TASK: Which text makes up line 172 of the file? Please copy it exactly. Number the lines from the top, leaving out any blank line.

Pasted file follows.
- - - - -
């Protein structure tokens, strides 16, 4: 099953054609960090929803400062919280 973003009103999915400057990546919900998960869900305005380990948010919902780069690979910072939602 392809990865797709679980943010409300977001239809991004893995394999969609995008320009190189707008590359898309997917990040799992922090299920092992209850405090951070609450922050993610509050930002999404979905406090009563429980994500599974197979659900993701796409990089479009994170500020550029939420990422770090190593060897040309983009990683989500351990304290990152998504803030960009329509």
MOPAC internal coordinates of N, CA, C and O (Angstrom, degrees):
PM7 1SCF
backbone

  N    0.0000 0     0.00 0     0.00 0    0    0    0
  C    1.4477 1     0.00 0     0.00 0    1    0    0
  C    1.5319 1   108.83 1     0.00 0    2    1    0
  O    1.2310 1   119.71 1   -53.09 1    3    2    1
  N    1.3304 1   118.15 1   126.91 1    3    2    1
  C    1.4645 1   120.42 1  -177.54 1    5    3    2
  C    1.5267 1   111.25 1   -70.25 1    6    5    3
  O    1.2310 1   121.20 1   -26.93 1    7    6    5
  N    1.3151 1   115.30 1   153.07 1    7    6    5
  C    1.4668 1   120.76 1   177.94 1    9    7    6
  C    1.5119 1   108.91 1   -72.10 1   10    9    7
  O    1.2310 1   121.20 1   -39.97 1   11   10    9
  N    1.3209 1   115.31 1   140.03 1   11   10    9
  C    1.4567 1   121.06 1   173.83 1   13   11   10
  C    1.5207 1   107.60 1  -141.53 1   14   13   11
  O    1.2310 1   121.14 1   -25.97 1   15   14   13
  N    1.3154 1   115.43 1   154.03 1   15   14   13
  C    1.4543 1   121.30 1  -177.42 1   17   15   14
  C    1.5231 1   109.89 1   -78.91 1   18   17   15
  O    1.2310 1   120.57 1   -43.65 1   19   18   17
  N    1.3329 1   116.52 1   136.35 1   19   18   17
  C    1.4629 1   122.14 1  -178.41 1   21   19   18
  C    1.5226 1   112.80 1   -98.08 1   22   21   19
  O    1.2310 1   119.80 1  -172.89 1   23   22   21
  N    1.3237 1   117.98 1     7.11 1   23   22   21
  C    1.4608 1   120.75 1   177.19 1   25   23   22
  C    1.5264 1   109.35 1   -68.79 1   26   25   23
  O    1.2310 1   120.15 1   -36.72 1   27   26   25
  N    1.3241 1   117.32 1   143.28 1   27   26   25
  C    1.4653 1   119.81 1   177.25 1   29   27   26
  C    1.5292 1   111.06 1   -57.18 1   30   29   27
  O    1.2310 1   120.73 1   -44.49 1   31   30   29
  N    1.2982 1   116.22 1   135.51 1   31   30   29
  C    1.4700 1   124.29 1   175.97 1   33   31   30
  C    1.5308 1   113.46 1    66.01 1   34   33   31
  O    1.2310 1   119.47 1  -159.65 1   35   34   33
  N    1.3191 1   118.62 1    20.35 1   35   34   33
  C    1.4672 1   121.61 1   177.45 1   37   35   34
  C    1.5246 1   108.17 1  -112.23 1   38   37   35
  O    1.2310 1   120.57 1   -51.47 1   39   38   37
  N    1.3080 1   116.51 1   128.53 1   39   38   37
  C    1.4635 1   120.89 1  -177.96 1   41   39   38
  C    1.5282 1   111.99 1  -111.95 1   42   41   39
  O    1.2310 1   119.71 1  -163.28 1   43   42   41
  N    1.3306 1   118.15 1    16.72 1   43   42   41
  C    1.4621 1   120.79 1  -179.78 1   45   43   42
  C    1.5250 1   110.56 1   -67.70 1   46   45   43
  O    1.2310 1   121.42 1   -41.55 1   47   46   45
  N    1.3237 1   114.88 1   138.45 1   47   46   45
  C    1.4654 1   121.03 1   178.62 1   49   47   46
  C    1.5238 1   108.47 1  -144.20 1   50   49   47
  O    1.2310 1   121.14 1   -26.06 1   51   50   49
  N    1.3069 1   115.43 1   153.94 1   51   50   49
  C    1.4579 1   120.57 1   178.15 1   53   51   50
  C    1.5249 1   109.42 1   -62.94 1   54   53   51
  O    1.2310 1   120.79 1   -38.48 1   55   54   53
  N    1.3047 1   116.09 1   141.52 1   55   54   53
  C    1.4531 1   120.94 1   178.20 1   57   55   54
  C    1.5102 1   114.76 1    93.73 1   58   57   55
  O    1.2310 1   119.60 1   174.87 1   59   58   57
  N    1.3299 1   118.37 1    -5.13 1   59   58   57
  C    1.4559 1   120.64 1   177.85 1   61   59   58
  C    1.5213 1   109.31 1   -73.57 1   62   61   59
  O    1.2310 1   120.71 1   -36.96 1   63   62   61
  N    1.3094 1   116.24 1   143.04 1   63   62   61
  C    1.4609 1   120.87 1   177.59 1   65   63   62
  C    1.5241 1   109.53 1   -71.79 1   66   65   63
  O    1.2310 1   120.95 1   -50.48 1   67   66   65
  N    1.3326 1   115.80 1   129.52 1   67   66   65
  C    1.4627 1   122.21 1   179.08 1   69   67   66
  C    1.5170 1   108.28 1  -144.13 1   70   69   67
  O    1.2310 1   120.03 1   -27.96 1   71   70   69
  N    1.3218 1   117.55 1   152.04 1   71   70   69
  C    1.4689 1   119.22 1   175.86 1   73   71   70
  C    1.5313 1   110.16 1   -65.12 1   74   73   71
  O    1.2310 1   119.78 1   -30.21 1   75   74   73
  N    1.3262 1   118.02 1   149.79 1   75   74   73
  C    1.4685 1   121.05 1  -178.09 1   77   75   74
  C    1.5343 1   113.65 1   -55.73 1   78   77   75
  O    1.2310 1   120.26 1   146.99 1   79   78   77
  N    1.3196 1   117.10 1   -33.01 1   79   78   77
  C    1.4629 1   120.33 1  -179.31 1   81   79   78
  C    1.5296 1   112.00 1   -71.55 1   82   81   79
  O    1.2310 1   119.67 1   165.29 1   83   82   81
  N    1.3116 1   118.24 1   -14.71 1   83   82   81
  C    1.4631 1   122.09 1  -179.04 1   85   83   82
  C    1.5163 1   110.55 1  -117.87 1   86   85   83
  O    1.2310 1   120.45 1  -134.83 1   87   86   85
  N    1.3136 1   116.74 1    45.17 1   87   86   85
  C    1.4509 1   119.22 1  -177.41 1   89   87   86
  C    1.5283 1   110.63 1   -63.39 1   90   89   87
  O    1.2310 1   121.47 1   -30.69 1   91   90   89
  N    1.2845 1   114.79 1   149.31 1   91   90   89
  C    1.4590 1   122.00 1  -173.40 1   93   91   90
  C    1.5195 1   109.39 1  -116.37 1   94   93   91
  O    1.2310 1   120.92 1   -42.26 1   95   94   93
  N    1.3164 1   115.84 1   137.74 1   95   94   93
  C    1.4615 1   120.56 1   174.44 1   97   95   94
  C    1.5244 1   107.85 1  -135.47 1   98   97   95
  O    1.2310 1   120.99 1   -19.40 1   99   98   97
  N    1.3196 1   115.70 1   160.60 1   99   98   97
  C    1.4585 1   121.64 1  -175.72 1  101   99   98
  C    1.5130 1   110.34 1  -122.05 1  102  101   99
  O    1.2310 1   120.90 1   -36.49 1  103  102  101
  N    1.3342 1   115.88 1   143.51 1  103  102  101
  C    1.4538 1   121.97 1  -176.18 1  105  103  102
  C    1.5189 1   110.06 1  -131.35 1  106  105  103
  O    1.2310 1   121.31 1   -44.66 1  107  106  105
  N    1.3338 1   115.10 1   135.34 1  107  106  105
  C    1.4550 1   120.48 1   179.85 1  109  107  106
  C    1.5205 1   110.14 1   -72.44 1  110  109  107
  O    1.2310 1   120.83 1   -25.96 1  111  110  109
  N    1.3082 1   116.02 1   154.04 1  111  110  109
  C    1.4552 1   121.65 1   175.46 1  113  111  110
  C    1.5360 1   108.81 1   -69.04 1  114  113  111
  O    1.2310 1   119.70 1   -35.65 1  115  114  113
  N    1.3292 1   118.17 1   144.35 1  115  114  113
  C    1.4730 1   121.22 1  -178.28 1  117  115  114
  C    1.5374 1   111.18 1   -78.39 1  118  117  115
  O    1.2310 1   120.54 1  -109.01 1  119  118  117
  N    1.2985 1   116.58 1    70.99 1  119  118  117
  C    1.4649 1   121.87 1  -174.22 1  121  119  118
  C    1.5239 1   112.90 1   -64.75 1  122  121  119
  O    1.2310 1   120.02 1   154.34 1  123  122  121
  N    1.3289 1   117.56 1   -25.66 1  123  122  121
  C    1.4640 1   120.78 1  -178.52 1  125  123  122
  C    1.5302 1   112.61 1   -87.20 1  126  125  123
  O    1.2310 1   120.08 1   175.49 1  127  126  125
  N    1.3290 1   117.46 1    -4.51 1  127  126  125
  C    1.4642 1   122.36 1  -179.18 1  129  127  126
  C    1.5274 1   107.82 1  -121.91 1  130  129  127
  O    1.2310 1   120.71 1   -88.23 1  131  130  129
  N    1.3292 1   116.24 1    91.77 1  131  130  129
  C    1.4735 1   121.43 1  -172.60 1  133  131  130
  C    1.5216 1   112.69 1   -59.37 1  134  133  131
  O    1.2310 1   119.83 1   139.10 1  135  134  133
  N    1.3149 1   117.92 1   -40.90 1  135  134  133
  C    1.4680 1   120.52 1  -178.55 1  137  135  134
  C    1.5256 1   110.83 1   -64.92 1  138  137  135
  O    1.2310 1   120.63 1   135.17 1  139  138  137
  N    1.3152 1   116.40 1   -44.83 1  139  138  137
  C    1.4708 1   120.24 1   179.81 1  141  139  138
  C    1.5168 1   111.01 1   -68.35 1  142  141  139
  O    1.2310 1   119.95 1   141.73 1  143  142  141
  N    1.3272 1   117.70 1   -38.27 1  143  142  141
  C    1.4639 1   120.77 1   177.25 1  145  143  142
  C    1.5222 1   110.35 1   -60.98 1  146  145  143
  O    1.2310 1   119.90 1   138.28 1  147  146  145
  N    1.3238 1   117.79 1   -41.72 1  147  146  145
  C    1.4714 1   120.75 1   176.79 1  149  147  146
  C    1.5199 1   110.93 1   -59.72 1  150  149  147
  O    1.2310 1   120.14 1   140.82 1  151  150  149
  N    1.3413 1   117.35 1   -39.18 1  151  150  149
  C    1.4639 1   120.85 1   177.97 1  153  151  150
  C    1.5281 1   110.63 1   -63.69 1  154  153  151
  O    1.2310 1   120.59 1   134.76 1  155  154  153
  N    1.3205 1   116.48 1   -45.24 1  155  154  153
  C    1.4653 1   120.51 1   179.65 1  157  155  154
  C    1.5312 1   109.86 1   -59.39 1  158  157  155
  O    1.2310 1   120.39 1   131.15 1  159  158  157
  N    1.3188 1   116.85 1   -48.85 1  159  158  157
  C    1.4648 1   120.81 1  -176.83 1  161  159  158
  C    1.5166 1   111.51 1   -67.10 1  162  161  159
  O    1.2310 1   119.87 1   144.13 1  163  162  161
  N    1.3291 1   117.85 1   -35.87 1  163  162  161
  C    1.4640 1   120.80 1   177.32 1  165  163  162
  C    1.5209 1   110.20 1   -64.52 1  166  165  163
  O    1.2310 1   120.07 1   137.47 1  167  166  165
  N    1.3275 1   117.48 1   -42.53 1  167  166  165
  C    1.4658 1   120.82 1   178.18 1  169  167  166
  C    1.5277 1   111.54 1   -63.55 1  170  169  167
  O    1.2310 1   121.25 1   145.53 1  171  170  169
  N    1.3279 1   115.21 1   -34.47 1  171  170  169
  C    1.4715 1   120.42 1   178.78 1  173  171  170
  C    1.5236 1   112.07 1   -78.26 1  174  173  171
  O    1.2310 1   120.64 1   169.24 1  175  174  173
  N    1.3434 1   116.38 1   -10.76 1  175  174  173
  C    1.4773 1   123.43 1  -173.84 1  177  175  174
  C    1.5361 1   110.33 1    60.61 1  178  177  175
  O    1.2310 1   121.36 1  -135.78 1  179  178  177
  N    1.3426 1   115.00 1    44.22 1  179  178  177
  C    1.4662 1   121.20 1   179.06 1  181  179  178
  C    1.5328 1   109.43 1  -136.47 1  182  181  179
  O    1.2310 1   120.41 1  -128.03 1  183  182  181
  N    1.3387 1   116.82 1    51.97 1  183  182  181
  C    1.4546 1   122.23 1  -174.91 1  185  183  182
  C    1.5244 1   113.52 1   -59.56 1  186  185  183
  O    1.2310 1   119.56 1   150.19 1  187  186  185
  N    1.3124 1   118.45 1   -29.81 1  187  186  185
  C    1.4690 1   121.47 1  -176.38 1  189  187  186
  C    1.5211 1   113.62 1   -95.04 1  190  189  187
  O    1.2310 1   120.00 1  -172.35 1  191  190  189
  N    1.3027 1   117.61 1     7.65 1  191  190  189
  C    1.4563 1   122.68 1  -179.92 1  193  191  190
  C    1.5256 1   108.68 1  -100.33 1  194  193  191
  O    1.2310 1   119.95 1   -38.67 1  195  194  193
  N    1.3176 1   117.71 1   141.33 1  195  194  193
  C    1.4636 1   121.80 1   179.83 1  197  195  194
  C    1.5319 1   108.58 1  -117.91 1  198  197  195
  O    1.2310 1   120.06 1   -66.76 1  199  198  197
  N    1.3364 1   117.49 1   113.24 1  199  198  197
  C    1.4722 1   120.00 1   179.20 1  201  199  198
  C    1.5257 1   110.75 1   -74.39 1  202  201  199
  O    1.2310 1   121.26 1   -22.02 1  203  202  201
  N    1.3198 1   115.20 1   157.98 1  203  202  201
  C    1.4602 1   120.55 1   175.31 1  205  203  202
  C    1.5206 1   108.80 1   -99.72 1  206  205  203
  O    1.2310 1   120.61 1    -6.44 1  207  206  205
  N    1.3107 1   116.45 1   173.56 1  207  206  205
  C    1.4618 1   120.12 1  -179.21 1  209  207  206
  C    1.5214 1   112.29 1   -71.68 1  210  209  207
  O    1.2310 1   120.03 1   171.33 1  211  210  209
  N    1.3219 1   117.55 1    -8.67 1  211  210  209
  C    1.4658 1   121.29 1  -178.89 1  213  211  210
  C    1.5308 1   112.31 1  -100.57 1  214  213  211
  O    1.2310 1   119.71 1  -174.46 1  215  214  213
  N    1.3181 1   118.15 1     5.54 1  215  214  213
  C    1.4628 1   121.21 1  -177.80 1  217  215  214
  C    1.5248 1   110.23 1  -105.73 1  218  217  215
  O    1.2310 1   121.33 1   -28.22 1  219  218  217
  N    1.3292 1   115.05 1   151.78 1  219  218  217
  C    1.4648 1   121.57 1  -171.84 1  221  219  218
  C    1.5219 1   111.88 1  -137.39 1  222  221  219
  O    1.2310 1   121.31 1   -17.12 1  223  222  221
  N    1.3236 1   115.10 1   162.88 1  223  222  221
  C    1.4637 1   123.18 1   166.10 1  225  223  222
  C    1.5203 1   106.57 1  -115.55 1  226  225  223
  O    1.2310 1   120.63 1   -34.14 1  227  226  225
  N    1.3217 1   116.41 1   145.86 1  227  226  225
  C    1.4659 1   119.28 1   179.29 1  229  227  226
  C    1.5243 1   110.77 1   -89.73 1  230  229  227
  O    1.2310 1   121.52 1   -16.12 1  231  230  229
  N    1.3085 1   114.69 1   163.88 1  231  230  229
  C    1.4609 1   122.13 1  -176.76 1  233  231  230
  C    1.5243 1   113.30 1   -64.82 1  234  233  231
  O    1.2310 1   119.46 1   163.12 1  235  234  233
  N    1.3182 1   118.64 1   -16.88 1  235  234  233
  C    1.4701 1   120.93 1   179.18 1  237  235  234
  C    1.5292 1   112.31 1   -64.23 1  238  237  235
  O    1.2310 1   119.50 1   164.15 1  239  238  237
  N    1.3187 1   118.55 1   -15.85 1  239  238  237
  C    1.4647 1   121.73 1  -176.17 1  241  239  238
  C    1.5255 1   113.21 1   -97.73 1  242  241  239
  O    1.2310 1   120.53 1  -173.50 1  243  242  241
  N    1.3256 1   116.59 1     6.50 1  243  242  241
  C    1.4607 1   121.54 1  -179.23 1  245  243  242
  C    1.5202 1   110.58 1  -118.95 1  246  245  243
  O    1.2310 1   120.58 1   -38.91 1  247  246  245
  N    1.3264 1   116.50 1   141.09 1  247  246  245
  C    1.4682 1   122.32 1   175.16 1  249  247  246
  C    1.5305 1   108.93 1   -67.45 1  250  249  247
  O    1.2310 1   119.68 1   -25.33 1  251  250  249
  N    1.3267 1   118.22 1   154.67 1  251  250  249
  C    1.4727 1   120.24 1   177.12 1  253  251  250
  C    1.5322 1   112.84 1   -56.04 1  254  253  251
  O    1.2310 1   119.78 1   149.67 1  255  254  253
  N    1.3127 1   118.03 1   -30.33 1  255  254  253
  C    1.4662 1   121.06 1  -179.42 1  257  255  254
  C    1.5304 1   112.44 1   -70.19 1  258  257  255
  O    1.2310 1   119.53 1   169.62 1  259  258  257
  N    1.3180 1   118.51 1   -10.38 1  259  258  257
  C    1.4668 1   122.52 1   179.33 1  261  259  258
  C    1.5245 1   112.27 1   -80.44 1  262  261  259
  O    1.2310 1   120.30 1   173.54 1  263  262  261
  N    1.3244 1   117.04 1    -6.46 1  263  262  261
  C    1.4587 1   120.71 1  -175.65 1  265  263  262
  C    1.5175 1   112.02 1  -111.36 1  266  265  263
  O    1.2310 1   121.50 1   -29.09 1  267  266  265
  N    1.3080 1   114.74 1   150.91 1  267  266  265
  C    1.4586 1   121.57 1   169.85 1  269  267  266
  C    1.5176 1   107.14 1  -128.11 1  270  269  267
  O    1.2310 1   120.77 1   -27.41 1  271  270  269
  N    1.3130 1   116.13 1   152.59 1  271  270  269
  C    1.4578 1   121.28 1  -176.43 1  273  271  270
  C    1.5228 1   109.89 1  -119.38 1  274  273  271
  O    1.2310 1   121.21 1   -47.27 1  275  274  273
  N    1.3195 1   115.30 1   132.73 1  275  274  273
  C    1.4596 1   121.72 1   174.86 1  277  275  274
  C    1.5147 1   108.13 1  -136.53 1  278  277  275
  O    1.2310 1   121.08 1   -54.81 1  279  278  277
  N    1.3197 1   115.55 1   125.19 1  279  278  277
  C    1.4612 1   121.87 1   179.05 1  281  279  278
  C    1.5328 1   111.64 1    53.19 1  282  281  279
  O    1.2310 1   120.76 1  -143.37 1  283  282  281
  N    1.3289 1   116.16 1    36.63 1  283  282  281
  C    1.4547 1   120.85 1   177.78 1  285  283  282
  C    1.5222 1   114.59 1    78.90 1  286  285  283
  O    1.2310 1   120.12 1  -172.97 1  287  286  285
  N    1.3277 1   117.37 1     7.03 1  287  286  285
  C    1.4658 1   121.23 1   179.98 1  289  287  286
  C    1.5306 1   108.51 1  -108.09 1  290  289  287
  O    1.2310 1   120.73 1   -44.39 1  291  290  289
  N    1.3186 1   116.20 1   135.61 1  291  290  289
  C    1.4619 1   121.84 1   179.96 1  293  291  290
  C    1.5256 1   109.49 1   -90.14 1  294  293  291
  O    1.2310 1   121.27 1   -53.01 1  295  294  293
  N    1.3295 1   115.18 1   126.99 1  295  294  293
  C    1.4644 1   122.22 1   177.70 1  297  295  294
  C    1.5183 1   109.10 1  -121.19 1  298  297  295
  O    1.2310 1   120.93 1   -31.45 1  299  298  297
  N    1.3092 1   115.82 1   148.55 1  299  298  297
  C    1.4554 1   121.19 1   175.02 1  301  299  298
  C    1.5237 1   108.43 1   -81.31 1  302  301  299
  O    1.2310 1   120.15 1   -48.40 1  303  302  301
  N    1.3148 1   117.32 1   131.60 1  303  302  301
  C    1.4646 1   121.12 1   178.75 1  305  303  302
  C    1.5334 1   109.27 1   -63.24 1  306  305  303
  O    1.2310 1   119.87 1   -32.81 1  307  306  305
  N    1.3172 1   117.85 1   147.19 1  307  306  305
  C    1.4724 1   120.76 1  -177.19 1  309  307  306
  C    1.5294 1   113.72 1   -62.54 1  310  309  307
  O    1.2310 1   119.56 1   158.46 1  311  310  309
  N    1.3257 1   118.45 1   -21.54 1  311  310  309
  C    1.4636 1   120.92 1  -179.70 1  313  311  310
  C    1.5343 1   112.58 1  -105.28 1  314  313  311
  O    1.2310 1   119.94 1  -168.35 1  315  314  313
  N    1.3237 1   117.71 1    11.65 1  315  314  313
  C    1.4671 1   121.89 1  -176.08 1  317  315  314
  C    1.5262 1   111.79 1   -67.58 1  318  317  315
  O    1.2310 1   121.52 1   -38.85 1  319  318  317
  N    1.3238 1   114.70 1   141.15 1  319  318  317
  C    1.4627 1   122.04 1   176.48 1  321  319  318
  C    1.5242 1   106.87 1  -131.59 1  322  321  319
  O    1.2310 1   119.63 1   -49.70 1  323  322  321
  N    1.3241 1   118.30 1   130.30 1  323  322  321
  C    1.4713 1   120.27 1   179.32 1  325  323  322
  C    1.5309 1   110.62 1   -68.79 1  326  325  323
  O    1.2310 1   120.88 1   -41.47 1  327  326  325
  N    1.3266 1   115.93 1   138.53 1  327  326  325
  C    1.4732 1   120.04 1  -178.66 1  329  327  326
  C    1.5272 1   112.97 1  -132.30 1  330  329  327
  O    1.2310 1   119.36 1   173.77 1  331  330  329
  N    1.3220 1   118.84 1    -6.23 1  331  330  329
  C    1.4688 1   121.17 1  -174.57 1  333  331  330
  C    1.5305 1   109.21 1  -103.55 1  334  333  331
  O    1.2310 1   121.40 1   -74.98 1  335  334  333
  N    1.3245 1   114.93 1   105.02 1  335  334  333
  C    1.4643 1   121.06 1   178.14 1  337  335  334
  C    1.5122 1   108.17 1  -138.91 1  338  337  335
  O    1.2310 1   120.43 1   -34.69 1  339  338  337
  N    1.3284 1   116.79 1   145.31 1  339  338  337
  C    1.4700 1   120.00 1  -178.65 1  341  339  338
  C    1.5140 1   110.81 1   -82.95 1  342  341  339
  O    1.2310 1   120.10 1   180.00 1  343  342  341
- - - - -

  O    1.2310 1   120.07 1   137.47 1  167  166  165